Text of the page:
Hawaii consists of 137 volcanic islands that comprise almost the entire Hawaiian archipelago (the exception, which is outside the state, is Midway Atoll). Spanning 1,500 miles (2,400 km), the state is physiographically and ethnologically part of the Polynesian subregion of Oceania. Hawaii’s ocean coastline is consequently the fourth-longest in the U.S., at about 750 miles (1,210 km). The eight main islands, from northwest to southeast, are Niʻihau, Kauaʻi, Oʻahu, Molokaʻi, Lānaʻi, Kahoʻolawe, Maui, and Hawaiʻi, after which the state is named; the latter is often called the “Big Island” or “Hawaii Island” to avoid confusion with the state or archipelago. The uninhabited Northwestern Hawaiian Islands make up most of the Papahānaumokuākea Marine National Monument, the largest protected area in the U.S. and the fourth-largest in the world.
Of the 50 U.S. states, Hawaii is the eighth-smallest in land area and the 11th-least populous; but with 1.4 million residents, it ranks 13th in population density. Two-thirds of Hawaiians live on O’ahu, home to the state’s capital and largest city, Honolulu. Hawaii is among the country’s most diverse states, owing to its central location in the Pacific and over two centuries of migration. As one of only six majority-minority states, it has the only Asian American plurality, the largest Buddhist community, and largest proportion of multiracial people in the U.S. Consequently, Hawaii is a unique melting pot of North American and East Asian cultures, in addition to its indigenous Hawaiian heritage.
Settled by Polynesians sometime between 1000 and 1200 CE, Hawaii was home to numerous independent chiefdoms. In 1778, British explorer James Cook was the first known non-Polynesian to arrive at the archipelago; early British influence is reflected in the state flag, which bears a Union Jack. An influx of European and American explorers, traders, and whalers soon arrived, leading to the decimation of the once-isolated indigenous community through the introduction of diseases such as syphilis, tuberculosis, smallpox, and measles; the native Hawaiian population declined from between 300,000 and one million to less than 40,000 by 1890. Hawaii became a unified, internationally recognized kingdom in 1810, remaining independent until American and European businessmen overthrew the monarchy in 1893; this led to annexation by the U.S. in 1898. As a strategically valuable U.S. territory, Hawaii was attacked by Japan on December 7, 1941, which brought it global and historical significance, and contributed to America’s entry into World War II. Hawaii is the most recent state to join the union, on August 21, 1959. In 1993, the U.S. government formally apologized for its role in the overthrow of Hawaii’s government, which had spurred the Hawaiian sovereignty movement and has led to ongoing efforts to obtain redress for the indigenous population.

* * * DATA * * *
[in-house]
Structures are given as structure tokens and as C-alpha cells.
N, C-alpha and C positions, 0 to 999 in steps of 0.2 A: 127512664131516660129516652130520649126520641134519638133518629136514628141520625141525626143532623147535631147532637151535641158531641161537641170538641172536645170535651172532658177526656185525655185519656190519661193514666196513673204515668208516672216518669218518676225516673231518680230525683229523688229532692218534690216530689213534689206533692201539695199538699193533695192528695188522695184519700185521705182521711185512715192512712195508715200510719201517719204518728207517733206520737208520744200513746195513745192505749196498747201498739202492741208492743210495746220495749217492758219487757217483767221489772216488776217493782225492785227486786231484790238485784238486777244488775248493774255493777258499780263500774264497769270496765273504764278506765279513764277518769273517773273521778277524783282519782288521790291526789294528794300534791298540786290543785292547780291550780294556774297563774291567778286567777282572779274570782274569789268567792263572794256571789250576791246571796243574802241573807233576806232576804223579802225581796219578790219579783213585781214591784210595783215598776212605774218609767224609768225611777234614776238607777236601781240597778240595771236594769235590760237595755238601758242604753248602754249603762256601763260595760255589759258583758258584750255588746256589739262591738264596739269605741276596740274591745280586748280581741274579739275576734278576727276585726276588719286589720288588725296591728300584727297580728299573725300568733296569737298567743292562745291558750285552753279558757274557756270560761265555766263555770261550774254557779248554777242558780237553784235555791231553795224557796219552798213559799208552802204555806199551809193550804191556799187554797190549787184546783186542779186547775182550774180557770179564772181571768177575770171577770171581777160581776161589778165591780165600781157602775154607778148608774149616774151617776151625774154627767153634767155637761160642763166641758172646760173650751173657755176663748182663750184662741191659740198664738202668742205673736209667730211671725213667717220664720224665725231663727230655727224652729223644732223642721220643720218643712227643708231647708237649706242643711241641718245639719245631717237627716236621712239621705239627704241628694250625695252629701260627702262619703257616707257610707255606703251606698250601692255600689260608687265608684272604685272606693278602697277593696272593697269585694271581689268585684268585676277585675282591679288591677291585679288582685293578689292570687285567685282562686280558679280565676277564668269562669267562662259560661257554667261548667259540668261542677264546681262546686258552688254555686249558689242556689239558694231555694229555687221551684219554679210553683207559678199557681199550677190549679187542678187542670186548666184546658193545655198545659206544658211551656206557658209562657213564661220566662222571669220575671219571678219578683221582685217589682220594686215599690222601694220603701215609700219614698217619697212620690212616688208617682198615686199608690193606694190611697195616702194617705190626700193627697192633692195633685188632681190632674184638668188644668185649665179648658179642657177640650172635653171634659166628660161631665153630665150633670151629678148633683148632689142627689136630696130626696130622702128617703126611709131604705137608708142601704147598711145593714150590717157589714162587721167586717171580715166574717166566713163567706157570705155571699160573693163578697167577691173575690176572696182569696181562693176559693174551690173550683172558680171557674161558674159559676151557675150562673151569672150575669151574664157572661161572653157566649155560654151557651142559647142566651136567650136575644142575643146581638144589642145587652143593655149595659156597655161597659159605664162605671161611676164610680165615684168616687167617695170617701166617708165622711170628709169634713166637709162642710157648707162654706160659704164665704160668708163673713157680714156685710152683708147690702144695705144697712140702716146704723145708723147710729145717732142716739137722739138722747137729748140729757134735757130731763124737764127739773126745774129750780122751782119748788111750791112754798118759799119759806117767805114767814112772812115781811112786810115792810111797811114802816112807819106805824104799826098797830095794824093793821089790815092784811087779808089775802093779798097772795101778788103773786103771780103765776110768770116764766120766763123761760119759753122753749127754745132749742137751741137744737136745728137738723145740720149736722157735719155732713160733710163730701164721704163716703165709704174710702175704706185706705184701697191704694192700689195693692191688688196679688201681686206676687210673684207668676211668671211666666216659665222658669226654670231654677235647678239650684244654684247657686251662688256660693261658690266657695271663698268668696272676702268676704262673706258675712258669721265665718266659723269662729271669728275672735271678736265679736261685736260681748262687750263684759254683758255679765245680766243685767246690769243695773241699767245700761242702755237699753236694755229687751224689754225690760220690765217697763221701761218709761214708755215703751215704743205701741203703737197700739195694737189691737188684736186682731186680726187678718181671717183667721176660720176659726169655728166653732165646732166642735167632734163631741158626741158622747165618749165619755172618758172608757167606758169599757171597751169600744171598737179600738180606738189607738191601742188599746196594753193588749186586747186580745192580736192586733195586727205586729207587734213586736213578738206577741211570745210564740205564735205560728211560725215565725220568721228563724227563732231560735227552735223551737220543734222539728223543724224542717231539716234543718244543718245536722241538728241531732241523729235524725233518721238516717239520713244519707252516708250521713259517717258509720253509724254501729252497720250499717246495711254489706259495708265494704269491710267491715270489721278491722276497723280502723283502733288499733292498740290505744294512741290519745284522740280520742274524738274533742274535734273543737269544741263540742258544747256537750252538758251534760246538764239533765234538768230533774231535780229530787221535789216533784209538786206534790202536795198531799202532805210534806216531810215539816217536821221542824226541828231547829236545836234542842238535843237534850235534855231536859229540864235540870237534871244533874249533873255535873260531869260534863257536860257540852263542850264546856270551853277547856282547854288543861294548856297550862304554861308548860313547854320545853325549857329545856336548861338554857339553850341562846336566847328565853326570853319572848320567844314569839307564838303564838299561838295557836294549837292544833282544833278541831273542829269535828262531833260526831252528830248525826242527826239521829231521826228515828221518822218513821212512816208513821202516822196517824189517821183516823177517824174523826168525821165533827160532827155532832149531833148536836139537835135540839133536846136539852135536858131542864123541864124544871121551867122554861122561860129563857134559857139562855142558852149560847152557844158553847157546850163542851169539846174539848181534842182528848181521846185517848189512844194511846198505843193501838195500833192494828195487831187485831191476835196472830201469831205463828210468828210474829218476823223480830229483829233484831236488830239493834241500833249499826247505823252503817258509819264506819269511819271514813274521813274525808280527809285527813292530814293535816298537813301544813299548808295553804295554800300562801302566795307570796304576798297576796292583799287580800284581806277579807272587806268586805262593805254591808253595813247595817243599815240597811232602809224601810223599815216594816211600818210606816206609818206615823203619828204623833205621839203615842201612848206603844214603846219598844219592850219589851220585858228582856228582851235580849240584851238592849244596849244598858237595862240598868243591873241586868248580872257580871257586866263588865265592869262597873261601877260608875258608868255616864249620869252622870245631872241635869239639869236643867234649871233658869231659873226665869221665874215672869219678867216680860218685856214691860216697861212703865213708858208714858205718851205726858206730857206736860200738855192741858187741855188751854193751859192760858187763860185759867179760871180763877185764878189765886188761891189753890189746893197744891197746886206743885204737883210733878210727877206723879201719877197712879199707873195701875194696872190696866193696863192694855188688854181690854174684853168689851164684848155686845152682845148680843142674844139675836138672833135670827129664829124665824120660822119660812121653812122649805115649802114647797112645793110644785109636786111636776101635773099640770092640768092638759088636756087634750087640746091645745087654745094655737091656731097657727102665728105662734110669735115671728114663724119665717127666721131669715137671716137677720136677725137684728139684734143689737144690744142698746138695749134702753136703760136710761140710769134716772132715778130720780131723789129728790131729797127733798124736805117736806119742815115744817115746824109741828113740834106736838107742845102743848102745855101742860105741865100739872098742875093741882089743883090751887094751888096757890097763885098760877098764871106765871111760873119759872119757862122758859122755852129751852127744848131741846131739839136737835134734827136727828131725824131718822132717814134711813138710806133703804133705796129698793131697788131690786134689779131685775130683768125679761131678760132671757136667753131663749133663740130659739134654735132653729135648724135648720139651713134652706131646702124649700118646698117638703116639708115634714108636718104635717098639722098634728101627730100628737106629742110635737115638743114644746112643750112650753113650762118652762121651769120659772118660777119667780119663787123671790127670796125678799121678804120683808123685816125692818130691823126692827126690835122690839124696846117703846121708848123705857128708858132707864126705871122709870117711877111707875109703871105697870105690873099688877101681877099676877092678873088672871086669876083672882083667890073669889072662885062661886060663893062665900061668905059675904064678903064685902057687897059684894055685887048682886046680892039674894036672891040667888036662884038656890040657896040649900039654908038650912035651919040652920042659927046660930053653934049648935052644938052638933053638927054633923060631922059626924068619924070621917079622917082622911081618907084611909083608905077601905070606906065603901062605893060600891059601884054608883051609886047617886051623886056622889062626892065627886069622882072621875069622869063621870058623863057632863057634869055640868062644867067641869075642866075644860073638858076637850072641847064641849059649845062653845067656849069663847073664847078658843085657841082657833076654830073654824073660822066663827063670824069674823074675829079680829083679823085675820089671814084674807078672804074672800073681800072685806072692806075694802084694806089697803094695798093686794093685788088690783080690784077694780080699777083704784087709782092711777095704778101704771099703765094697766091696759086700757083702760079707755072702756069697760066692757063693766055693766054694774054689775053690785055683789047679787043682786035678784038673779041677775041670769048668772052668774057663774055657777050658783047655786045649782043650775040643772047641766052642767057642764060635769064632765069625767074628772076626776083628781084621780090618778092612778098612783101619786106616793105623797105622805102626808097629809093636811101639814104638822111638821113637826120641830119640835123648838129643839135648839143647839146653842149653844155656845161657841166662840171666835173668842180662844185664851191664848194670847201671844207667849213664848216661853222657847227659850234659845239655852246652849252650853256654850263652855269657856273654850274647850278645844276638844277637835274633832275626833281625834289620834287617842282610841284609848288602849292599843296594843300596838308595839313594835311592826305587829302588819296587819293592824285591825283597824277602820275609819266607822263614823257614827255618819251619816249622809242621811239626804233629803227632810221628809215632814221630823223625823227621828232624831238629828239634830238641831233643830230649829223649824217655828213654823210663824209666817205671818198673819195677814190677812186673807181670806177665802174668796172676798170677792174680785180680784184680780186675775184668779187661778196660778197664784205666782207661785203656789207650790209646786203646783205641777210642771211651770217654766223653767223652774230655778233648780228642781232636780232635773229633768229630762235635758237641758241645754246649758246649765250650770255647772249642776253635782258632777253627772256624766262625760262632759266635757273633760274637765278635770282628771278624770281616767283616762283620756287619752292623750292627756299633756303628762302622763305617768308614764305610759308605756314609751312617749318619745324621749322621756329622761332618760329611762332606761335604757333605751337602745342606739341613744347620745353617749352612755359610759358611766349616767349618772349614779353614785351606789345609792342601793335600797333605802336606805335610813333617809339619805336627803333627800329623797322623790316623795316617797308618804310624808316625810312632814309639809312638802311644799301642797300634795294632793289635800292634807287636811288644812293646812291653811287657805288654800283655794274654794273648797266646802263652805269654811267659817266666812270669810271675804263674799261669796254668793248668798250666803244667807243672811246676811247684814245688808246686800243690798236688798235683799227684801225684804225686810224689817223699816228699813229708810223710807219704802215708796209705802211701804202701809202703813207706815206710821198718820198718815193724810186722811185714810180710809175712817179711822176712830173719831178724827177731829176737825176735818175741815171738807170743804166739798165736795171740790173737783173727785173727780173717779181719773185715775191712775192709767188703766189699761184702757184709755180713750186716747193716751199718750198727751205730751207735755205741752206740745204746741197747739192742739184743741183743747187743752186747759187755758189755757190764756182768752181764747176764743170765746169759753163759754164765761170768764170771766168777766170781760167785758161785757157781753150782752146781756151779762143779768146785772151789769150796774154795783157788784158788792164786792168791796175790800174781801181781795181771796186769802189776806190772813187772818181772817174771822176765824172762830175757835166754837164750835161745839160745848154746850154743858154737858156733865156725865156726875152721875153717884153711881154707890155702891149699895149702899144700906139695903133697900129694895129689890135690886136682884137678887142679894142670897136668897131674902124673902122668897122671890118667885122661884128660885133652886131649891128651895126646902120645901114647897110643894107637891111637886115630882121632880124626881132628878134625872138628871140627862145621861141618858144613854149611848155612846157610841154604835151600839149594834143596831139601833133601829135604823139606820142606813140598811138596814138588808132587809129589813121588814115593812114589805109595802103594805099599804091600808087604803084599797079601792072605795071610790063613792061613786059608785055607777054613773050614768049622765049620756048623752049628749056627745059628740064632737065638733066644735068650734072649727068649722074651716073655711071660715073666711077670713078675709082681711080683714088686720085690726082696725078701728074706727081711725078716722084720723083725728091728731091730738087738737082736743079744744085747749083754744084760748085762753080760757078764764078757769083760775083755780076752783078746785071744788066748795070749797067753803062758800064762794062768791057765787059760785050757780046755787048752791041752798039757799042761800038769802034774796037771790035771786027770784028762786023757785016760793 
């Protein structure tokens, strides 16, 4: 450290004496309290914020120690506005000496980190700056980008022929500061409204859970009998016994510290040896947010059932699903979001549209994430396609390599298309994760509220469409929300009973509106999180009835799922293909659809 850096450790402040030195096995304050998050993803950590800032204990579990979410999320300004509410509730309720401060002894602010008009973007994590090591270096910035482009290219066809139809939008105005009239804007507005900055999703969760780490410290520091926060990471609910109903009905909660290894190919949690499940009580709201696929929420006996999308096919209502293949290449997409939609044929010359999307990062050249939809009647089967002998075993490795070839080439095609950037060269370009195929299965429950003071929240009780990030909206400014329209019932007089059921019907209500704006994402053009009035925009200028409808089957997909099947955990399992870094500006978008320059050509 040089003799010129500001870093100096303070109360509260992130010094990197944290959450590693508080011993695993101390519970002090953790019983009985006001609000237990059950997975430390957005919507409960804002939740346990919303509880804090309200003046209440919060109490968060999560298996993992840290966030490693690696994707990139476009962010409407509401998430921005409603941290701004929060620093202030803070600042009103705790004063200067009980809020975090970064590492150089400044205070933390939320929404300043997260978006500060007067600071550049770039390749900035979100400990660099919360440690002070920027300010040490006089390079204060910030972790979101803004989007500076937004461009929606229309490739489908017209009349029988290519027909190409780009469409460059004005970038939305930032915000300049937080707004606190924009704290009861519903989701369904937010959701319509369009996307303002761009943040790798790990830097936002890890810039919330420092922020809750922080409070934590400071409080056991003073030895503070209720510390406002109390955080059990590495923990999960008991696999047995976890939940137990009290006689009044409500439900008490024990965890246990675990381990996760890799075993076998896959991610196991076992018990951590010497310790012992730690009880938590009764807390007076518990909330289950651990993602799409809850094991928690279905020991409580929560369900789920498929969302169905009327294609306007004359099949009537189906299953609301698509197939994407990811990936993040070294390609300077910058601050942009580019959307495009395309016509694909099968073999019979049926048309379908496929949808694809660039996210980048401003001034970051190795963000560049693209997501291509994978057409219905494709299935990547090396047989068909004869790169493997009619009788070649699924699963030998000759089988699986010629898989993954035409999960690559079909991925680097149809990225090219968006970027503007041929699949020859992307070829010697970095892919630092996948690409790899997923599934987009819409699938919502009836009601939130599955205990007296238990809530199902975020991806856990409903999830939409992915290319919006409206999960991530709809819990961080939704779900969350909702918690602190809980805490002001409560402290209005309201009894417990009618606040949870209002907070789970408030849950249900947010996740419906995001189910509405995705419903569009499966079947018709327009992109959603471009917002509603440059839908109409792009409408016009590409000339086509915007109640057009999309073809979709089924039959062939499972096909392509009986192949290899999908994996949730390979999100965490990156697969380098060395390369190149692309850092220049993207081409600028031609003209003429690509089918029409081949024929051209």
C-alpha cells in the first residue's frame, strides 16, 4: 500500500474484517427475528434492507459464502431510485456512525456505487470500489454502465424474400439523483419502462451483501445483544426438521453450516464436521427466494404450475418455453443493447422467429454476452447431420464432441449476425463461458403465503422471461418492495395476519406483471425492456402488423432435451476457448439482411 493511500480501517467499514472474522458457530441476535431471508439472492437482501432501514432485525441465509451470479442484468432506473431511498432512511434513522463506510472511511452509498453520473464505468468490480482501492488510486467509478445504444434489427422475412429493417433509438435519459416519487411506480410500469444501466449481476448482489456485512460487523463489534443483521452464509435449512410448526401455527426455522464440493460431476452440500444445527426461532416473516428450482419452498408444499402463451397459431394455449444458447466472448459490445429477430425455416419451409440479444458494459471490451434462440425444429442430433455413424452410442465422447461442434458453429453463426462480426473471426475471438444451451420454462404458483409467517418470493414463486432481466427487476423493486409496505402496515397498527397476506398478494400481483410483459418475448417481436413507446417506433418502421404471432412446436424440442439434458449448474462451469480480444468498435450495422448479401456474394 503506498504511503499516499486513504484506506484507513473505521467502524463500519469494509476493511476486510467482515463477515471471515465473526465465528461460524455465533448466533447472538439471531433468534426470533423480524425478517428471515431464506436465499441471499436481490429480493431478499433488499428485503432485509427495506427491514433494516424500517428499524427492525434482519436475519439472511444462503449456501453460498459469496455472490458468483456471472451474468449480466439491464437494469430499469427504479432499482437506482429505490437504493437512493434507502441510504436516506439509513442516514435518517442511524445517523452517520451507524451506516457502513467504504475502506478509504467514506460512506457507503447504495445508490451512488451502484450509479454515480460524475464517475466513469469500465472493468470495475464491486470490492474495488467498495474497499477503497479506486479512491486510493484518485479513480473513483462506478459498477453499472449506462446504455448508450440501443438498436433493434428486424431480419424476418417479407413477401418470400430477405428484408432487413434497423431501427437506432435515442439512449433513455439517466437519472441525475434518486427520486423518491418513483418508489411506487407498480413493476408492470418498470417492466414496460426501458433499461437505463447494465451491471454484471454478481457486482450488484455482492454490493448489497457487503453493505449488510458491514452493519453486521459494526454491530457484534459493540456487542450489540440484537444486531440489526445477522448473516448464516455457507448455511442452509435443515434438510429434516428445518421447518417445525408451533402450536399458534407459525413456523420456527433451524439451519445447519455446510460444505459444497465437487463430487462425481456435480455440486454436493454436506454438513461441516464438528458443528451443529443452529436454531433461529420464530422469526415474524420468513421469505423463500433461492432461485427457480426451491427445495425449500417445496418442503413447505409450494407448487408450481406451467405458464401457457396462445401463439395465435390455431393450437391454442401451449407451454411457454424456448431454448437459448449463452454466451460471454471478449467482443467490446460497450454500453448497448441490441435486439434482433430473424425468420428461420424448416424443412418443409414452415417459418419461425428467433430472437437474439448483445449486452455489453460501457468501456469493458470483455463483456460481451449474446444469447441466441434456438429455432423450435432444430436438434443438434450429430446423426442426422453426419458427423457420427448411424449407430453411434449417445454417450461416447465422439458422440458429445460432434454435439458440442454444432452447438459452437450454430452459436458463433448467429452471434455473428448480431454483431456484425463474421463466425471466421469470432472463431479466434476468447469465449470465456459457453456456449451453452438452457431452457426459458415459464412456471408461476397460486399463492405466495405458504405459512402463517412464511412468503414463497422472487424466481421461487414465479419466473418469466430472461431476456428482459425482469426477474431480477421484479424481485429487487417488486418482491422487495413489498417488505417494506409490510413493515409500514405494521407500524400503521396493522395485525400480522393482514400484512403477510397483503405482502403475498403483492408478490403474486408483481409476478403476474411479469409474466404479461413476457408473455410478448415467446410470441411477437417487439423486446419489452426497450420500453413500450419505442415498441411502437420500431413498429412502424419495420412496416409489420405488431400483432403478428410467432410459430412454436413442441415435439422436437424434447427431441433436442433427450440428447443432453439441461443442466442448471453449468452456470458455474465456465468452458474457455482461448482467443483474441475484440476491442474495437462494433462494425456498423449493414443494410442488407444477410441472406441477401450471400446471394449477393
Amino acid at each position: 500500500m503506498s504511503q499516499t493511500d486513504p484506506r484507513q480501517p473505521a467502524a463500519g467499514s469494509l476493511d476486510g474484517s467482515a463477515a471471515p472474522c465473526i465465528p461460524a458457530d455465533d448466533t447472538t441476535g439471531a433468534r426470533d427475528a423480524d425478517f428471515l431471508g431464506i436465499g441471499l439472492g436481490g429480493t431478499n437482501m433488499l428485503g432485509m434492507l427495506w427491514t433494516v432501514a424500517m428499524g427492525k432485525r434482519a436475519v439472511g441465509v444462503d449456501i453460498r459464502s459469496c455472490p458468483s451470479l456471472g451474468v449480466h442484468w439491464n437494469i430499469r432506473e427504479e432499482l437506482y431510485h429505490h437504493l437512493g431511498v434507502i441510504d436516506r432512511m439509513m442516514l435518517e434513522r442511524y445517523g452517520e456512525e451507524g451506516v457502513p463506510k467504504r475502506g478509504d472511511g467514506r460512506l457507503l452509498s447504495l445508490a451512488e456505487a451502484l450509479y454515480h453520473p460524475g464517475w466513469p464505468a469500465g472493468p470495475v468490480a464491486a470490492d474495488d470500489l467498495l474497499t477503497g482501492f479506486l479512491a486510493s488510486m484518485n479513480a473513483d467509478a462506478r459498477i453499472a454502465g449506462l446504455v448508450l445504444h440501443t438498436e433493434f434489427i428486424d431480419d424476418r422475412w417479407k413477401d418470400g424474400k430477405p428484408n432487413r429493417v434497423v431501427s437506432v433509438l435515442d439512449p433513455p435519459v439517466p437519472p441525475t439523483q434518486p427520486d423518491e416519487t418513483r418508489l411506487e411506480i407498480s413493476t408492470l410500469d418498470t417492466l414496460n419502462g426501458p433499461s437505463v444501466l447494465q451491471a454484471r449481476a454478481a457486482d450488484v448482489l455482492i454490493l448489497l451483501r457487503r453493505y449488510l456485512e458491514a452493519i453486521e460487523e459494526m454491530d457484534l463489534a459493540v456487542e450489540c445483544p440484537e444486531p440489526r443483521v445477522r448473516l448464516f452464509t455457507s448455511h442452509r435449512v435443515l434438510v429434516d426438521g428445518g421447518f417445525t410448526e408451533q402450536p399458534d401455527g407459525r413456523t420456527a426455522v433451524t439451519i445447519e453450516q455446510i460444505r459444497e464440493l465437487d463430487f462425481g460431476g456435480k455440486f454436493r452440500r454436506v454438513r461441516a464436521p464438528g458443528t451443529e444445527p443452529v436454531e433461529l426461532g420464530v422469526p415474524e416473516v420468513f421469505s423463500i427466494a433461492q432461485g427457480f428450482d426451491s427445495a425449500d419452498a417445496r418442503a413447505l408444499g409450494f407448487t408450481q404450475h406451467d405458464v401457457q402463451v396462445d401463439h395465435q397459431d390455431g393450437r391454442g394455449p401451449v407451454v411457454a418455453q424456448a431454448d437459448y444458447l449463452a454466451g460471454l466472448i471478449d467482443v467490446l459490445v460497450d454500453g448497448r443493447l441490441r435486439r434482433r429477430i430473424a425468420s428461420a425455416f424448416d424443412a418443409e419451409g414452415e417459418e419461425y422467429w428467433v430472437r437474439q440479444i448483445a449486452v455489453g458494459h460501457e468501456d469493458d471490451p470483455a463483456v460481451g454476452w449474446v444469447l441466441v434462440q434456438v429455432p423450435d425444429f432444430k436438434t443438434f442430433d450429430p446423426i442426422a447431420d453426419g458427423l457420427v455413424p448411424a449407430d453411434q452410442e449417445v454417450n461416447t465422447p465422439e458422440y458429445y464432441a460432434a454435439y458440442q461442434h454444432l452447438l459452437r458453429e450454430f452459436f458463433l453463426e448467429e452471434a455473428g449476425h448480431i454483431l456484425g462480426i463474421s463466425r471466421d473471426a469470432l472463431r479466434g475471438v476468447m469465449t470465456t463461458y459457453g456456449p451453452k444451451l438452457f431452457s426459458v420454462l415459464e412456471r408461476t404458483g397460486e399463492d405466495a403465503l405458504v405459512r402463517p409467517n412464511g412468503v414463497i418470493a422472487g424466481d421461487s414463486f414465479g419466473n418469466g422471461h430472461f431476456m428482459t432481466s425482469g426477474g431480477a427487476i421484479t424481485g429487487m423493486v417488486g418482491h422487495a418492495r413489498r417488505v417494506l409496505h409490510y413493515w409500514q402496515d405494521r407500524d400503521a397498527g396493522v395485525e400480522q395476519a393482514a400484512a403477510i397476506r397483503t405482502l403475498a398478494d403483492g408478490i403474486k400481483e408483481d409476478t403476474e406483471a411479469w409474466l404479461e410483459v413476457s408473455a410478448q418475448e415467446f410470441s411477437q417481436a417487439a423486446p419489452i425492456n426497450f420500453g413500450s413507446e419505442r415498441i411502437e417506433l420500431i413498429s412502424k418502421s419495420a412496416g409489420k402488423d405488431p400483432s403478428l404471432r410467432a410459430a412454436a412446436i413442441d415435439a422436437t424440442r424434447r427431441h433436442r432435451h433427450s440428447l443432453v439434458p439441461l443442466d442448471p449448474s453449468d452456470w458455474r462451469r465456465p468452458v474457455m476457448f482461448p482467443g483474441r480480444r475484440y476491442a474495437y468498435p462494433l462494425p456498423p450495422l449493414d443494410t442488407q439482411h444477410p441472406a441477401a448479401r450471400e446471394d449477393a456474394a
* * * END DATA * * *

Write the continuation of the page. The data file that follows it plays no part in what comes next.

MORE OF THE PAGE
Historically dominated by a plantation economy, Hawaii remains a major agricultural exporter due to its fertile soil and uniquely tropical climate in the U.S. Its economy has gradually diversified since the mid-20th century, with tourism and military defense becoming the two largest sectors. The state attracts visitors, surfers, and scientists with its diverse natural scenery, warm tropical climate, abundant public beaches, oceanic surroundings, active volcanoes, and clear skies on the Big Island. Hawaii hosts the United States Pacific Fleet, the world’s largest naval command, as well as 75,000 employees of the Defense Department. Hawaii’s relative isolation results in one of the highest costs of living in the U.S. However, Hawaii is the third-wealthiest state, and residents have the longest life expectancy of any U.S. state, at 80.7 years.